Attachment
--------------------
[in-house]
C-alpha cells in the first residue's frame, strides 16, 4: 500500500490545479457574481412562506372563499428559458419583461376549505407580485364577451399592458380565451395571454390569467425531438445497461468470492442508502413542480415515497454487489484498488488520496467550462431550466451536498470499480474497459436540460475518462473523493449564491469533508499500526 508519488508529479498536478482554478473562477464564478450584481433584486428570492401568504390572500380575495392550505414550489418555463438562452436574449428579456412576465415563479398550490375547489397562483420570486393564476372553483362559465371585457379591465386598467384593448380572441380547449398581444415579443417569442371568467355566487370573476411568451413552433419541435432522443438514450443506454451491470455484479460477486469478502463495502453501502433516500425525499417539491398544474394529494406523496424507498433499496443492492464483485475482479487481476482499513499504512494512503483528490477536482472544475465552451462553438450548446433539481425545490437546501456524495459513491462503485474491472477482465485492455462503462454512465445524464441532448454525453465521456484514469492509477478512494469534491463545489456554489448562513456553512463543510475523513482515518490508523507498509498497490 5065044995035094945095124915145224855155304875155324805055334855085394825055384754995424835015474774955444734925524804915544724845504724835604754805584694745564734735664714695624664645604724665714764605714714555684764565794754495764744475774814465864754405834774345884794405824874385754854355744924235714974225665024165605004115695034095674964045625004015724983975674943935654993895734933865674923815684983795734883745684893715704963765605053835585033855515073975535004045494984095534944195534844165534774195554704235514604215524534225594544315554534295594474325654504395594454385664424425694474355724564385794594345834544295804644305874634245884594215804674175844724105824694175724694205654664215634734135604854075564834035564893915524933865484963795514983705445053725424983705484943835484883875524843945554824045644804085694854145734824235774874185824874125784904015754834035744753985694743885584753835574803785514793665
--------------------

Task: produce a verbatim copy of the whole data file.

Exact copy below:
[in-house]
C-alpha cells in the first residue's frame, strides 16, 4: 500500500490545479457574481412562506372563499428559458419583461376549505407580485364577451399592458380565451395571454390569467425531438445497461468470492442508502413542480415515497454487489484498488488520496467550462431550466451536498470499480474497459436540460475518462473523493449564491469533508499500526 508519488508529479498536478482554478473562477464564478450584481433584486428570492401568504390572500380575495392550505414550489418555463438562452436574449428579456412576465415563479398550490375547489397562483420570486393564476372553483362559465371585457379591465386598467384593448380572441380547449398581444415579443417569442371568467355566487370573476411568451413552433419541435432522443438514450443506454451491470455484479460477486469478502463495502453501502433516500425525499417539491398544474394529494406523496424507498433499496443492492464483485475482479487481476482499513499504512494512503483528490477536482472544475465552451462553438450548446433539481425545490437546501456524495459513491462503485474491472477482465485492455462503462454512465445524464441532448454525453465521456484514469492509477478512494469534491463545489456554489448562513456553512463543510475523513482515518490508523507498509498497490 5065044995035094945095124915145224855155304875155324805055334855085394825055384754995424835015474774955444734925524804915544724845504724835604754805584694745564734735664714695624664645604724665714764605714714555684764565794754495764744475774814465864754405834774345884794405824874385754854355744924235714974225665024165605004115695034095674964045625004015724983975674943935654993895734933865674923815684983795734883745684893715704963765605053835585033855515073975535004045494984095534944195534844165534774195554704235514604215524534225594544315554534295594474325654504395594454385664424425694474355724564385794594345834544295804644305874634245884594215804674175844724105824694175724694205654664215634734135604854075564834035564893915524933865484963795514983705445053725424983705484943835484883875524843945554824045644804085694854145734824235774874185824874125784904015754834035744753985694743885584753835574803785514793665